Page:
- People with mild to moderate intellectual disability benefit from occupational therapy and show improvement in terms of ADL. ADL performance is a factor for the development of autonomy and independence and consequently decreases the need for assistance in everyday life or in general. It can be concluded from this study that people with intellectual disabilities can benefit from occupational therapy interventions that are designed to improve their ADL ability. It can thus also be predicted that, with collaboration between occupational therapists, other mental health care workers and nurses, rehabilitation of intellectually-disabled people will be effective.
- In support of the above paragraph, an occupational therapy intervention programme which includes both restorative and adaptive occupation is effective with regard to improving the ability of intellectually-disabled people to carry out ADL both efficiently and safely. In this case, further research is also needed in order to determine whether such a programme also leads to an improvement in ADL, motor ability and awareness of their disability.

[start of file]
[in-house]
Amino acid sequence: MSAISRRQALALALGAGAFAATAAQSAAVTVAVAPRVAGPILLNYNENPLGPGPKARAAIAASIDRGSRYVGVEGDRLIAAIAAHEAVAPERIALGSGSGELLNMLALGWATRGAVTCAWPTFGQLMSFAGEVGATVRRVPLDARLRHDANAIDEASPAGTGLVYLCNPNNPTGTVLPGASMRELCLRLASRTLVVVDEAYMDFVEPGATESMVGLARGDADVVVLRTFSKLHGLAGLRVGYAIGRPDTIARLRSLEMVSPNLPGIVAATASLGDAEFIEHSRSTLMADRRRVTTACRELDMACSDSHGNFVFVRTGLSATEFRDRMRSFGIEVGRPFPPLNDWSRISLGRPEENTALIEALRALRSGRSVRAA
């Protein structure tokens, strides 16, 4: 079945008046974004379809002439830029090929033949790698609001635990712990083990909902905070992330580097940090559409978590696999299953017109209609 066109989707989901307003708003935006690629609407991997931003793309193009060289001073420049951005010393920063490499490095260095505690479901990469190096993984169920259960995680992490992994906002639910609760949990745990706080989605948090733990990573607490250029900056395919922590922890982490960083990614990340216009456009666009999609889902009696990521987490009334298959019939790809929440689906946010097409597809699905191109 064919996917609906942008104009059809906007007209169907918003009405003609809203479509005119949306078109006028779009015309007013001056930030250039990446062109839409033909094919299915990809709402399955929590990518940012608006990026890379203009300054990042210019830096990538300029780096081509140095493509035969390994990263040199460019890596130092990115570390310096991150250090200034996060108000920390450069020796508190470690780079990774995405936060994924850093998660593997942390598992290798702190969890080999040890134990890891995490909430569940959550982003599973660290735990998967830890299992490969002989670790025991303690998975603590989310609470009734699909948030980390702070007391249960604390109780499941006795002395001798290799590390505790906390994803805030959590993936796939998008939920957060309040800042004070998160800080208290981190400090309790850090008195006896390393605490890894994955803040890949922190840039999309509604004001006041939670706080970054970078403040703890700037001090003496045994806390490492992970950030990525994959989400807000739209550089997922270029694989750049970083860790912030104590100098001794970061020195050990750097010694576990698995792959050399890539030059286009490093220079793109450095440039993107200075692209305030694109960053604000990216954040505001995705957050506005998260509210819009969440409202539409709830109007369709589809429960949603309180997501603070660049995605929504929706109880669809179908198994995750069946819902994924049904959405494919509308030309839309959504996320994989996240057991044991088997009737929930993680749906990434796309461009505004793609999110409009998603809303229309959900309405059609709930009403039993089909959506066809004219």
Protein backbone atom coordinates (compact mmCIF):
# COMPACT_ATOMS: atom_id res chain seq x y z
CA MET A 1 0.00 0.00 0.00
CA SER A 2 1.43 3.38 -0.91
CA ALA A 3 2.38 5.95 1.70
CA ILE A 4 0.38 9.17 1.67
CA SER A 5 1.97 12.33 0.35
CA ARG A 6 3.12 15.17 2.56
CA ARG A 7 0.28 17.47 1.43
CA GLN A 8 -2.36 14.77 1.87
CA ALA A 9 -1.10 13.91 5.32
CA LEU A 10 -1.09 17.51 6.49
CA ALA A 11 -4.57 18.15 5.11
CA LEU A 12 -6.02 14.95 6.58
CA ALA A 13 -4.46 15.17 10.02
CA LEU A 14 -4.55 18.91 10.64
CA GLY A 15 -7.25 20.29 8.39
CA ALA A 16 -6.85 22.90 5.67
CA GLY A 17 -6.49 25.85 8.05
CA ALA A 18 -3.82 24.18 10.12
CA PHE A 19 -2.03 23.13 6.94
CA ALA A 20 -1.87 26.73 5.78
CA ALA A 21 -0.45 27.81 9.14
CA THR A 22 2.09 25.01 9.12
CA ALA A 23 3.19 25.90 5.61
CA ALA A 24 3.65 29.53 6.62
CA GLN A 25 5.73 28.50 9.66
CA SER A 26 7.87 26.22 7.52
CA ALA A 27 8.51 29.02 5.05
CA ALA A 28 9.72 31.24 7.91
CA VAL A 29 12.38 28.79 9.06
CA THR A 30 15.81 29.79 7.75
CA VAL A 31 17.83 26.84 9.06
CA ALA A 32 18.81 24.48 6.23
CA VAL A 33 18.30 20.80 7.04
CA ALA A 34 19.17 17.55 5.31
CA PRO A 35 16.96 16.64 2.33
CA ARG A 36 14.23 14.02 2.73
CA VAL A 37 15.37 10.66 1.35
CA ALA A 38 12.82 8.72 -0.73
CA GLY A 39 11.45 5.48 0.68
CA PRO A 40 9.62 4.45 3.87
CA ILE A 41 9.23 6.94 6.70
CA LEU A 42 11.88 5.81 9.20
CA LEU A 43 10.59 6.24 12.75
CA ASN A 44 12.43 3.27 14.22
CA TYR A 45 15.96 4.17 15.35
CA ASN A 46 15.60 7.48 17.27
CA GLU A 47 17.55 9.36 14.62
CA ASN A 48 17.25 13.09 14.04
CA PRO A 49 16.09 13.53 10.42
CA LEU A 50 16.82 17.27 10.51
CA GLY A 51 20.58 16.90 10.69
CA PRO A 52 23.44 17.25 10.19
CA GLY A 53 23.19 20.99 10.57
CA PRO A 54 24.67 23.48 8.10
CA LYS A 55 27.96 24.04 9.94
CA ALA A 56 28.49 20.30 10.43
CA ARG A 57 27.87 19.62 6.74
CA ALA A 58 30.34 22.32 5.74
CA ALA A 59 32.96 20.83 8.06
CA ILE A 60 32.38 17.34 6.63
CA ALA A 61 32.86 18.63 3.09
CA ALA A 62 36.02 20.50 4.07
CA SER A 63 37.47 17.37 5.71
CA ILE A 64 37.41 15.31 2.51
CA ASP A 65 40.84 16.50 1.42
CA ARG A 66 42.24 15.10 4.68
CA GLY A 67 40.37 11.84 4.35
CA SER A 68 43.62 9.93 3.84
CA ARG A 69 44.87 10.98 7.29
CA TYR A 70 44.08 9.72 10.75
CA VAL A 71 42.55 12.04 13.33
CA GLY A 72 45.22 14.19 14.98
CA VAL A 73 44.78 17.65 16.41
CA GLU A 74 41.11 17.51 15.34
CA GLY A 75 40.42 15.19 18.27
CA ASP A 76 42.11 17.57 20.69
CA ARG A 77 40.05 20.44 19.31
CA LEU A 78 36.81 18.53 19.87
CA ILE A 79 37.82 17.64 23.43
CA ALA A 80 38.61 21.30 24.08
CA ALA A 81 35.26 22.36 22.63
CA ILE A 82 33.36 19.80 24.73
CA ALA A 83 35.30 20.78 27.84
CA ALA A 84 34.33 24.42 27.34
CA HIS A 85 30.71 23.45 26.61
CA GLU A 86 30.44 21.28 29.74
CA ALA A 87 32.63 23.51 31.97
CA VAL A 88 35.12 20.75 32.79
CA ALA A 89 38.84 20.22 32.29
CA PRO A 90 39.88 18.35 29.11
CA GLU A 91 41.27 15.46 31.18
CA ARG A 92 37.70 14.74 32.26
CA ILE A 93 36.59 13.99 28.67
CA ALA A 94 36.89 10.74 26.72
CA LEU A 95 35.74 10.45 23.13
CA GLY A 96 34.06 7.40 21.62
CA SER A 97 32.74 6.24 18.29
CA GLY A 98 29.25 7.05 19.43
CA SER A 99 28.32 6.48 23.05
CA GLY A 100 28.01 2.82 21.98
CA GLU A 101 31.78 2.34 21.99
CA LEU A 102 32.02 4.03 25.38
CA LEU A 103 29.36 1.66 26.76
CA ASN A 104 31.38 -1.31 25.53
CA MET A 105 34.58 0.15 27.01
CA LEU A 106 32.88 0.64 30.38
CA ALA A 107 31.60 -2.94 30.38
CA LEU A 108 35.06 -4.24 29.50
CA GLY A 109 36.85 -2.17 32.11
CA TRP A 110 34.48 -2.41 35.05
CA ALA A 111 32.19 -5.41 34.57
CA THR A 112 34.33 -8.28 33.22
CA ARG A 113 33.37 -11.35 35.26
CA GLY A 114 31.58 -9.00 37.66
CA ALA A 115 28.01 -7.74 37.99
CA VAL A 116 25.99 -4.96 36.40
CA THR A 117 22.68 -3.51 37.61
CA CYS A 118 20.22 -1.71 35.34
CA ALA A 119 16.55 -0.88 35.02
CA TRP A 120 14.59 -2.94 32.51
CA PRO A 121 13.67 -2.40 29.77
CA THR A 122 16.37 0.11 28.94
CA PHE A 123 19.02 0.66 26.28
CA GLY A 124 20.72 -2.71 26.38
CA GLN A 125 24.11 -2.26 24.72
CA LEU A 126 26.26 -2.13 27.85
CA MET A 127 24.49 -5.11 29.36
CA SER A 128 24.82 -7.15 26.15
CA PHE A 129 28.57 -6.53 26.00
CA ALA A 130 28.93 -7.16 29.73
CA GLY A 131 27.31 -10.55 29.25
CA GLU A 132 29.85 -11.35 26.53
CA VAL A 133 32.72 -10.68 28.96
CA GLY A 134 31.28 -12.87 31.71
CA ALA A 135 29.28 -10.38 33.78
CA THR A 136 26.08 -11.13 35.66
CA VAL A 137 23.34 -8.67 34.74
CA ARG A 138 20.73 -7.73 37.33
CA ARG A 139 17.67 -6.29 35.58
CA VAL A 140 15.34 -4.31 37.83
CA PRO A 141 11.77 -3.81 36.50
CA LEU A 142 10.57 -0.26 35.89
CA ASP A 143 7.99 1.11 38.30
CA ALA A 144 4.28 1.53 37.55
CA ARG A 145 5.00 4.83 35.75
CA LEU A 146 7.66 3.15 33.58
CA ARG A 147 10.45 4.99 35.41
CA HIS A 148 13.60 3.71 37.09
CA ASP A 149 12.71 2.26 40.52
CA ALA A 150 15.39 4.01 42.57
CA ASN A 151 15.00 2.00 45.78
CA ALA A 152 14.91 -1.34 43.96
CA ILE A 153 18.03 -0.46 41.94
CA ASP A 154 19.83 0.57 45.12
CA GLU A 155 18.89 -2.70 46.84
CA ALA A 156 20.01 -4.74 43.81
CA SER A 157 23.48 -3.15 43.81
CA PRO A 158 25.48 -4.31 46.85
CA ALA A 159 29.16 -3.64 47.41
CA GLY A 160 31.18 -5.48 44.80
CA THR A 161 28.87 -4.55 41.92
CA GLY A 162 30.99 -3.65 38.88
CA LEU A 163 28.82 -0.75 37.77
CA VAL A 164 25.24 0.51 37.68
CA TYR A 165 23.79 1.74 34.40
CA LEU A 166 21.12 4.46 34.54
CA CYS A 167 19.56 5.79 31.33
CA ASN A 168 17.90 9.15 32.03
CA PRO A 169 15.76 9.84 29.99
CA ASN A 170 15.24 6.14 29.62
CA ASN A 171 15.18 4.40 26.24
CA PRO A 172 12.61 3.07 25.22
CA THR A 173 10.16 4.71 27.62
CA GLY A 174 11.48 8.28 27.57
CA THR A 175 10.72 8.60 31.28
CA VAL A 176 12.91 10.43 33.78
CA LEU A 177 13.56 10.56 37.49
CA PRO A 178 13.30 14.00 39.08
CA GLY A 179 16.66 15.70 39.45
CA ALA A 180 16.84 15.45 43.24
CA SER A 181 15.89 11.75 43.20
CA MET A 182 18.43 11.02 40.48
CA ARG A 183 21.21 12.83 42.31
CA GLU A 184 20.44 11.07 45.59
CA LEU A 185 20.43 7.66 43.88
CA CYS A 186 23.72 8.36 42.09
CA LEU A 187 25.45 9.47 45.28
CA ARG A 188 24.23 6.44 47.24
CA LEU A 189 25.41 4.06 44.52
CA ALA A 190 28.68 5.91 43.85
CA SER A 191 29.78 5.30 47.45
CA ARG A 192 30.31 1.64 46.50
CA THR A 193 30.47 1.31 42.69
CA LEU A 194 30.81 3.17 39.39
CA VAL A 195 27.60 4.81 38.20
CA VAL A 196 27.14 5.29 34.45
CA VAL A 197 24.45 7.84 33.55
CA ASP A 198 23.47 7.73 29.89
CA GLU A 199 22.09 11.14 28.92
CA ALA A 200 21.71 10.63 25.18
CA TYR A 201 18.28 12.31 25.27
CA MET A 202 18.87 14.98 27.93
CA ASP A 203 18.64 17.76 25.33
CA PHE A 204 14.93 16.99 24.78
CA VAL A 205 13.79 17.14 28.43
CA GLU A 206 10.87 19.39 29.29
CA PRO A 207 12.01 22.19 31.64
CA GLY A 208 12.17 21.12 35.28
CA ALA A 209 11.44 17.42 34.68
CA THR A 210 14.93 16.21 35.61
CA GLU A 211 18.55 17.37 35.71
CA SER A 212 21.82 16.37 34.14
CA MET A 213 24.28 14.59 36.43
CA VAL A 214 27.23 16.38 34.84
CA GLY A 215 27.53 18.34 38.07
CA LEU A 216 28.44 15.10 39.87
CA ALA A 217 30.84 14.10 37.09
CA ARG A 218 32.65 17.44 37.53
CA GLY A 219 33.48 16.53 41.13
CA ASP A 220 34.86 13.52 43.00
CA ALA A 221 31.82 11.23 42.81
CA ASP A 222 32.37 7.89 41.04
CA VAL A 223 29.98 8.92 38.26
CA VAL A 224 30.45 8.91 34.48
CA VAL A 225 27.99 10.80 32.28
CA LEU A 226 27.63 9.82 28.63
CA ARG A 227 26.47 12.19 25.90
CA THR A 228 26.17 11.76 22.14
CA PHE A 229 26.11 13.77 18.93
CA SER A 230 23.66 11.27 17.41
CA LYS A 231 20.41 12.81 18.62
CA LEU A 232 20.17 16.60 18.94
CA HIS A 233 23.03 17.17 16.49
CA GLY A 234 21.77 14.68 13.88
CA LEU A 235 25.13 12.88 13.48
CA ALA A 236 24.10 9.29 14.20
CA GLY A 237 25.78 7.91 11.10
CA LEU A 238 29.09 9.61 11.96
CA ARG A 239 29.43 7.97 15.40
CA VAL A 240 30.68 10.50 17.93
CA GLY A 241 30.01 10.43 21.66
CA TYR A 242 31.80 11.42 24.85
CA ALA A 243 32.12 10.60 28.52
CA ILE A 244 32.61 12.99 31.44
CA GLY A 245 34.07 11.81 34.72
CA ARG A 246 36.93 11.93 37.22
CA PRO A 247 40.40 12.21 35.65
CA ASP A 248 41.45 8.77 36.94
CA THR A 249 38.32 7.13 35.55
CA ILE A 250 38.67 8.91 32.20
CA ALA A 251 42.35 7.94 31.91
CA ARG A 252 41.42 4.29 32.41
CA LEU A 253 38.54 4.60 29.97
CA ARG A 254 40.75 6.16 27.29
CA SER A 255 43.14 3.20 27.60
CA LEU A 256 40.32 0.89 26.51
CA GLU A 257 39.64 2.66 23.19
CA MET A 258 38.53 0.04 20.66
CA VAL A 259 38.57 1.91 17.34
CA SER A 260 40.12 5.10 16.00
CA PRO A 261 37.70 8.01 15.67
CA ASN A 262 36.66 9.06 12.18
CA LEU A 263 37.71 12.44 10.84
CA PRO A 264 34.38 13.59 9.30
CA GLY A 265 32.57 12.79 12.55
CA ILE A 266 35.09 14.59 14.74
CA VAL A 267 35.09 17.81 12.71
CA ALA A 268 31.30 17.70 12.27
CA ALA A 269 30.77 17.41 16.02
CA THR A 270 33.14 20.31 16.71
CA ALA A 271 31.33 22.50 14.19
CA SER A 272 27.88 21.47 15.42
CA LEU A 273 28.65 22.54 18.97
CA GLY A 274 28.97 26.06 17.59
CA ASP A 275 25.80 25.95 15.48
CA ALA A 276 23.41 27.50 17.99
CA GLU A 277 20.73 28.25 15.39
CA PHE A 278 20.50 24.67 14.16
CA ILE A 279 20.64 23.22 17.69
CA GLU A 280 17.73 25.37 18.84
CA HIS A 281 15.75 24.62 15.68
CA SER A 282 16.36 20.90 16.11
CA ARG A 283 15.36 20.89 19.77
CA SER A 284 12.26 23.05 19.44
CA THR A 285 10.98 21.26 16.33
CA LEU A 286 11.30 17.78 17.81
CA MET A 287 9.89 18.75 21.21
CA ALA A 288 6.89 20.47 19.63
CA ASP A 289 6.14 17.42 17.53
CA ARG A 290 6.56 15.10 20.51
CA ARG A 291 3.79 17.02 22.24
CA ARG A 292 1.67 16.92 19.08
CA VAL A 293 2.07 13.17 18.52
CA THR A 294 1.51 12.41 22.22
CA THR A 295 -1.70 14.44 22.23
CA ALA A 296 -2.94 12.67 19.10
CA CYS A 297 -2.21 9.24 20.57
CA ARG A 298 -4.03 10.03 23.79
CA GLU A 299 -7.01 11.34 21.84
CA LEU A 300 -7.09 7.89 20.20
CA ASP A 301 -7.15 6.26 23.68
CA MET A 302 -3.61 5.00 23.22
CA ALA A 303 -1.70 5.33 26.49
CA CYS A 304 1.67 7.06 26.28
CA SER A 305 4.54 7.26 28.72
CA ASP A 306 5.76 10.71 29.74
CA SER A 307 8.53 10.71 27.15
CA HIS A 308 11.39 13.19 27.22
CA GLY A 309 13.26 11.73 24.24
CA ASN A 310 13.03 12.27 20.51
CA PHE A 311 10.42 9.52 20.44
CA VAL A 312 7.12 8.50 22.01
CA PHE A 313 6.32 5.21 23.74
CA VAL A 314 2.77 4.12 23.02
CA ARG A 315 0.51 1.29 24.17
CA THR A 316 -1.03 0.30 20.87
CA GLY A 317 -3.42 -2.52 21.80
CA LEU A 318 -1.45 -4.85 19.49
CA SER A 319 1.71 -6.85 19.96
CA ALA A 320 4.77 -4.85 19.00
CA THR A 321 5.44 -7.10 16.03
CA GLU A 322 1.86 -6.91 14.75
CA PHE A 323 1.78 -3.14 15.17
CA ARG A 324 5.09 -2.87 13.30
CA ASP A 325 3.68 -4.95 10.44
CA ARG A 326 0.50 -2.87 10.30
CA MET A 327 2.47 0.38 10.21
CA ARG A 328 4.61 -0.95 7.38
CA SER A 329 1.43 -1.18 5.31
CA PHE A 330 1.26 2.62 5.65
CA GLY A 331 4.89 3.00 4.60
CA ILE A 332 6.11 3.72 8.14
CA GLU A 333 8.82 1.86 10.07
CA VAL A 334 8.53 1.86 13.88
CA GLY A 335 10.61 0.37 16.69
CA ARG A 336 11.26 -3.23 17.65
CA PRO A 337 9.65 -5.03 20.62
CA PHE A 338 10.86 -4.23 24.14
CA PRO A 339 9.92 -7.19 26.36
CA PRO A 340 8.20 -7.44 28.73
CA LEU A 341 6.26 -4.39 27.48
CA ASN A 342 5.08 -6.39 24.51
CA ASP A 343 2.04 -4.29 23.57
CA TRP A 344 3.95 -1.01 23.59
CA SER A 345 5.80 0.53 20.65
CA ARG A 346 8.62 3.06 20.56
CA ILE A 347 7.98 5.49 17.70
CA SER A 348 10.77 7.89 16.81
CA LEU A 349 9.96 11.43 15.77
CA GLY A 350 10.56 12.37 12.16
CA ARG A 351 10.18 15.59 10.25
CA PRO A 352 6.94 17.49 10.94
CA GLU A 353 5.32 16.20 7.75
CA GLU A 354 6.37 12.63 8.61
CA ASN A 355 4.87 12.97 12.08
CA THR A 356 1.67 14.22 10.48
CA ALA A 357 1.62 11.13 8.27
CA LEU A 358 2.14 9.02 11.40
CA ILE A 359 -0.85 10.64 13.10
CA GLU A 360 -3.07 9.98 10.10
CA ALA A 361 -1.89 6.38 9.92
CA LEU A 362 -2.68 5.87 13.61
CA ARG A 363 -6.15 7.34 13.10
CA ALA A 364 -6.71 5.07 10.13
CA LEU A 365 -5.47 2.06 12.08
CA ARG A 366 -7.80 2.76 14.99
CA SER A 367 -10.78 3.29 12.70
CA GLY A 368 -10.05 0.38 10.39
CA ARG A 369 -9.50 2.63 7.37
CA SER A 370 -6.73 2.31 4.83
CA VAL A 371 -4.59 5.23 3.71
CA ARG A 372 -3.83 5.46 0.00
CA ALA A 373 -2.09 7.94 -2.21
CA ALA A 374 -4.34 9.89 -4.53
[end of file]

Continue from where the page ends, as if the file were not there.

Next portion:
- Investigations also showed clearly the additive efficacy of enhanced parental attitude with regard to the acquisition of adaptive behaviour amongst children with intellectual disabilities. The minimum additive efficacy achieved was 80%, with intellectually-disabled children showing a significant improvement in the acquisition of adaptive behaviour after training. The intervention group showed improvement in the areas of self-help, both general and with regard to dressing and socialisation, as well as in the areas of self-help eating, communication and movement.